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The Bonnet Carre Spillway--The History of the Plantations and the People Who Lived There

We chose to research the history of the Bonne Carre Spillway site because of our architecture project that focused upon the area. The Army Corps of Engineers built the spillway on top of two African American cemeteries—Kenner and Kugler. Our assignment was to design a protective layer and interpretive center for the Kugler cemetery. We felt that knowing the history of the site and who lived there would give us an opportunity to design a more expressive project. We will begin with a historic overview of St. Charles Parish and the plantation system in the area.

Initial settlement of the area

In 1673 LaSalle claimed the Mississippi River Valley for France. The colonization of the area began with John Law’s trade contract that formed the Company of the Indies. The Company of the Indies encouraged immigration, and many of these immigrants came from the Rhine Region in Germany. By 1731 these Germans had expanded toward the left bank of the river into the present day St. Charles area. Most of the French settled upriver, but some remained in the Cote des Allemands area, eventually becoming a dominant culture in the area. Although the German Coast was called the Cote d’Or because of its fertile lands, the colony operated on a deficit and the Company of the Indies surrendered its charter to the crown in 1762 to Louis XV. He surrendered it to Spain with the Treaty of Fontainebleu.

The new Spanish governor Don Alejandro O’Reilly granted small tracts of land to military officers and petty officials, and eventually a collection of small and large plantations developed along this area of the river. At this time the economy of the area depended upon agriculture and commerce, and single crop architecture was more prevalent. Sugar production began to increase as opposed to indigo at the end of the 18th century. By 1770, 327 whites and 591 slaves lived in St. Charles Parish, and in 1783, this number had increased to 561 whites and 1273 slaves. Francisco Bouligny spoke of the plantation lands in the late 18th century
"Land is measured by river frontage, and all these lands, or most of them, belong to various individuals according to their abilities….generally each planter does not cultivate his land except for 1800 to 2240 from the river edge. The rest is left in pasture for animals and cutting wood."

The 1770 census showed corn, beans, and rice as major crops in the area. During the 1790s the cotton gin developed and Etienne du Bore created a process that enabled a more economical production of sugar from cane. Furthermore, in 1795 a Haitian sugar planter devised a more profitable refining process. In 1795, Pierre Clement de Laussat noted that there were, at that time, 22 cotton or sugar producing plantations in the area. The Spanish Colonial period marked this consolidation of smaller farms into plantations and the emergence of cash crops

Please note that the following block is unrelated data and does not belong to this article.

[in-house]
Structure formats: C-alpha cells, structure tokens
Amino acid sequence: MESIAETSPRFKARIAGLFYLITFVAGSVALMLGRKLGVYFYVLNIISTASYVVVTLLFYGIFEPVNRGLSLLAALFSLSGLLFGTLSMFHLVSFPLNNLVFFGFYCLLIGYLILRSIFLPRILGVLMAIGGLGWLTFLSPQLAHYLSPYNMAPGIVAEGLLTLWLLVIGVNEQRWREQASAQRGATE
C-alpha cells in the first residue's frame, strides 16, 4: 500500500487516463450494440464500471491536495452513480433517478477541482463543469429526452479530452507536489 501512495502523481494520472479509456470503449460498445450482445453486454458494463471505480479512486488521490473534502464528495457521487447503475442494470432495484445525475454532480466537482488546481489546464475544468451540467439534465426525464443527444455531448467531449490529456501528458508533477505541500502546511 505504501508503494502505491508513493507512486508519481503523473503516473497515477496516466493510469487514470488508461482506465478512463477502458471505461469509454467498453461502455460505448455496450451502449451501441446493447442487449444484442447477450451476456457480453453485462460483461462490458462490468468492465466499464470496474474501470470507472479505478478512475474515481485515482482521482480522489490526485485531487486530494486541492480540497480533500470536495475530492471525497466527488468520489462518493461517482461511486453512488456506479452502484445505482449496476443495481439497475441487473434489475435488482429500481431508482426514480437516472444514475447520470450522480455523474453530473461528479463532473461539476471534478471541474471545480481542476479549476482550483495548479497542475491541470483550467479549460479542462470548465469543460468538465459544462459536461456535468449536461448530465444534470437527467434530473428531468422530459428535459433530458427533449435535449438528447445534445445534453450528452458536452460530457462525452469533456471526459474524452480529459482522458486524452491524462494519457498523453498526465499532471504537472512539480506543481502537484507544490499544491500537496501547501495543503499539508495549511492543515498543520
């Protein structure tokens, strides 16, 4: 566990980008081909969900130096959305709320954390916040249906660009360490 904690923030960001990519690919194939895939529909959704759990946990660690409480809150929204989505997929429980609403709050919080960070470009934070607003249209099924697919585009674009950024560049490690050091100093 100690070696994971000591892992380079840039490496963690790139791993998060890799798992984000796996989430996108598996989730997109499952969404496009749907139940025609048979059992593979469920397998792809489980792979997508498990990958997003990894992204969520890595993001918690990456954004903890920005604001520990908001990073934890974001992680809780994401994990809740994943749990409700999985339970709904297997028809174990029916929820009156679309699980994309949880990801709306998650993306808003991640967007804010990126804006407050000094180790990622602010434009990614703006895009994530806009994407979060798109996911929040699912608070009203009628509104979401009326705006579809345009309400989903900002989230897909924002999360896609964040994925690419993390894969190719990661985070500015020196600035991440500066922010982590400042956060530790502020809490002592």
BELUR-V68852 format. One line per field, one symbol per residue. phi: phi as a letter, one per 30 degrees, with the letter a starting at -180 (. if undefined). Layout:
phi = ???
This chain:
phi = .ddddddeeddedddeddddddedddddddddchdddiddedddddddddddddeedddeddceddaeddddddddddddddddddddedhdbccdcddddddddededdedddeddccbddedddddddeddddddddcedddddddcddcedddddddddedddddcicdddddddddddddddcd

In 1795 Spain and the US signed the Pickney Treaty, allowing Americans free navigation along the river, thus making New Orleans an even more important port. Then in 1800, the Treaty of Idefonso gave Louisiana to France. Napoleon, afraid that the territory would be captured by Britain, sold the Louisiana Territory to the US in 1803 for 15 million dollars. The Louisiana Purchase brought not only more land but also a whole new culture. The new government required that land ownership be verified, so all unclaimed or public land was put up for sale. Then, with the rapid growth of the sugar industry in the early 19th century, many small farms were sold and consolidated into larger plantations because of the greater capital investment needed for cane farming.

By the end of the Antebellum period, 45, 884 acres of St. Charles was under cultivation—56% of the parish. In addition, the 1860 census showed 900 whites, 200 free men of color, and 3719 slaves.

The Civil War brought much change to the area. In 1864 the state constitution abolished slavery, and numerous blacks in the area enlisted in the Union army. The St. Charles parish area suffered greatly during the Civil War and Reconstruction. With the shortage of slaves they were forced to resort to German, Chinese, and Italian labor. The entire sugar industry remained stagnant in the 1870s—the era of plantations had ended.

History of the Homes in the Study Area

There were four plantations originally in the Bonnet Carre Spillway area which were known as the Delhommer, Hermitage, Roseland, and Myrtle Land plantations.

The Hermitage plantation was originally founded by Pierre Foucher in 1803. Foucher was the husband of Louise Destrehan, the daughter of the famous plantation owner. After his death, Louise inherited the plantation and shared it with her second husband, Pierre Rost. The plantation focused on raising rice and sugar cane. The property passed through many hands of ownership until it ended with the Kugler family.